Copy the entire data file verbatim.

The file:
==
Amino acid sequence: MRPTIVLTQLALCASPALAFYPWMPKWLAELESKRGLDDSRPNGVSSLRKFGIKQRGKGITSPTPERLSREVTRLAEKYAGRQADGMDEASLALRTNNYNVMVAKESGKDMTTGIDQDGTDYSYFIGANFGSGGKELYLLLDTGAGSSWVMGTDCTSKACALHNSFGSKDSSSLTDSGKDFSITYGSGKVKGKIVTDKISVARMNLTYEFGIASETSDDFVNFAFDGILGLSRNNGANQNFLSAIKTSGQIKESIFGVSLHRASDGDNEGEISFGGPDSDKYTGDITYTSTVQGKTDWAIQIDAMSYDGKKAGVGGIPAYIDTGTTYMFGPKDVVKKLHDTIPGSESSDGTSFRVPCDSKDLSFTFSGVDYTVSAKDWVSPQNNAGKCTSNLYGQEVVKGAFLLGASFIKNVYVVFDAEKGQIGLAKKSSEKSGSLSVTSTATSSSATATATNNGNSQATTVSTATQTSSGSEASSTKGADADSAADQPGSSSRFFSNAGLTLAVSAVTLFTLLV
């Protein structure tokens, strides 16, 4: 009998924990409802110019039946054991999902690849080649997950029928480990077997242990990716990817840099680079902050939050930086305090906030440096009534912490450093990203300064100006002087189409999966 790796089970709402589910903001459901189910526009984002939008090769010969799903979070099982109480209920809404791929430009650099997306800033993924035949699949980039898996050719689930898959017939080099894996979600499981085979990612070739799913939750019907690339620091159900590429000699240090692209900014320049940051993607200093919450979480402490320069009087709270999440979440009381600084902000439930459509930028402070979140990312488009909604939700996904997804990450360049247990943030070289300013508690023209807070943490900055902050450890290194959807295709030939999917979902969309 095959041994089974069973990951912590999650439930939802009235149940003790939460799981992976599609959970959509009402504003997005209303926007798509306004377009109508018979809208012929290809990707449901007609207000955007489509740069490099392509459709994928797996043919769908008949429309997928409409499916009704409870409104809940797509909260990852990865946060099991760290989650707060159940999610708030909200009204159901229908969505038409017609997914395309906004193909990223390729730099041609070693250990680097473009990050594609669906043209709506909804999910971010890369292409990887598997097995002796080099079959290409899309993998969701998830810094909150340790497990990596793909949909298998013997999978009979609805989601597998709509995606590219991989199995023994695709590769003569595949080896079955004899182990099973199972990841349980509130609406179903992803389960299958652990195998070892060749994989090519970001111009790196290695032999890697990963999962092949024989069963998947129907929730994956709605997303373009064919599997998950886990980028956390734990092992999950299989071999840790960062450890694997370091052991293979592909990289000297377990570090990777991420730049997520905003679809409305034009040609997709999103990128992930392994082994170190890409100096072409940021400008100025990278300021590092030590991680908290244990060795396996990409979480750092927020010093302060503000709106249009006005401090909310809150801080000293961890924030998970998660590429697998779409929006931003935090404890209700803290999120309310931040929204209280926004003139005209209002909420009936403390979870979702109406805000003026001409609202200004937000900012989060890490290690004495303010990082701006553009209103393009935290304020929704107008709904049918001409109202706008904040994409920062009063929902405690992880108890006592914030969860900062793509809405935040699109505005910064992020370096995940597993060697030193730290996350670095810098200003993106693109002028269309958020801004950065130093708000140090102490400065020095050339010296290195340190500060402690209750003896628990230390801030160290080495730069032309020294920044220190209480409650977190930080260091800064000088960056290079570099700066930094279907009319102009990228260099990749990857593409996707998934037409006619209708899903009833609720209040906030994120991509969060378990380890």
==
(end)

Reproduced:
Amino acid sequence: MRPTIVLTQLALCASPALAFYPWMPKWLAELESKRGLDDSRPNGVSSLRKFGIKQRGKGITSPTPERLSREVTRLAEKYAGRQADGMDEASLALRTNNYNVMVAKESGKDMTTGIDQDGTDYSYFIGANFGSGGKELYLLLDTGAGSSWVMGTDCTSKACALHNSFGSKDSSSLTDSGKDFSITYGSGKVKGKIVTDKISVARMNLTYEFGIASETSDDFVNFAFDGILGLSRNNGANQNFLSAIKTSGQIKESIFGVSLHRASDGDNEGEISFGGPDSDKYTGDITYTSTVQGKTDWAIQIDAMSYDGKKAGVGGIPAYIDTGTTYMFGPKDVVKKLHDTIPGSESSDGTSFRVPCDSKDLSFTFSGVDYTVSAKDWVSPQNNAGKCTSNLYGQEVVKGAFLLGASFIKNVYVVFDAEKGQIGLAKKSSEKSGSLSVTSTATSSSATATATNNGNSQATTVSTATQTSSGSEASSTKGADADSAADQPGSSSRFFSNAGLTLAVSAVTLFTLLV
């Protein structure tokens, strides 16, 4: 009998924990409802110019039946054991999902690849080649997950029928480990077997242990990716990817840099680079902050939050930086305090906030440096009534912490450093990203300064100006002087189409999966 790796089970709402589910903001459901189910526009984002939008090769010969799903979070099982109480209920809404791929430009650099997306800033993924035949699949980039898996050719689930898959017939080099894996979600499981085979990612070739799913939750019907690339620091159900590429000699240090692209900014320049940051993607200093919450979480402490320069009087709270999440979440009381600084902000439930459509930028402070979140990312488009909604939700996904997804990450360049247990943030070289300013508690023209807070943490900055902050450890290194959807295709030939999917979902969309 095959041994089974069973990951912590999650439930939802009235149940003790939460799981992976599609959970959509009402504003997005209303926007798509306004377009109508018979809208012929290809990707449901007609207000955007489509740069490099392509459709994928797996043919769908008949429309997928409409499916009704409870409104809940797509909260990852990865946060099991760290989650707060159940999610708030909200009204159901229908969505038409017609997914395309906004193909990223390729730099041609070693250990680097473009990050594609669906043209709506909804999910971010890369292409990887598997097995002796080099079959290409899309993998969701998830810094909150340790497990990596793909949909298998013997999978009979609805989601597998709509995606590219991989199995023994695709590769003569595949080896079955004899182990099973199972990841349980509130609406179903992803389960299958652990195998070892060749994989090519970001111009790196290695032999890697990963999962092949024989069963998947129907929730994956709605997303373009064919599997998950886990980028956390734990092992999950299989071999840790960062450890694997370091052991293979592909990289000297377990570090990777991420730049997520905003679809409305034009040609997709999103990128992930392994082994170190890409100096072409940021400008100025990278300021590092030590991680908290244990060795396996990409979480750092927020010093302060503000709106249009006005401090909310809150801080000293961890924030998970998660590429697998779409929006931003935090404890209700803290999120309310931040929204209280926004003139005209209002909420009936403390979870979702109406805000003026001409609202200004937000900012989060890490290690004495303010990082701006553009209103393009935290304020929704107008709904049918001409109202706008904040994409920062009063929902405690992880108890006592914030969860900062793509809405935040699109505005910064992020370096995940597993060697030193730290996350670095810098200003993106693109002028269309958020801004950065130093708000140090102490400065020095050339010296290195340190500060402690209750003896628990230390801030160290080495730069032309020294920044220190209480409650977190930080260091800064000088960056290079570099700066930094279907009319102009990228260099990749990857593409996707998934037409006619209708899903009833609720209040906030994120991509969060378990380890």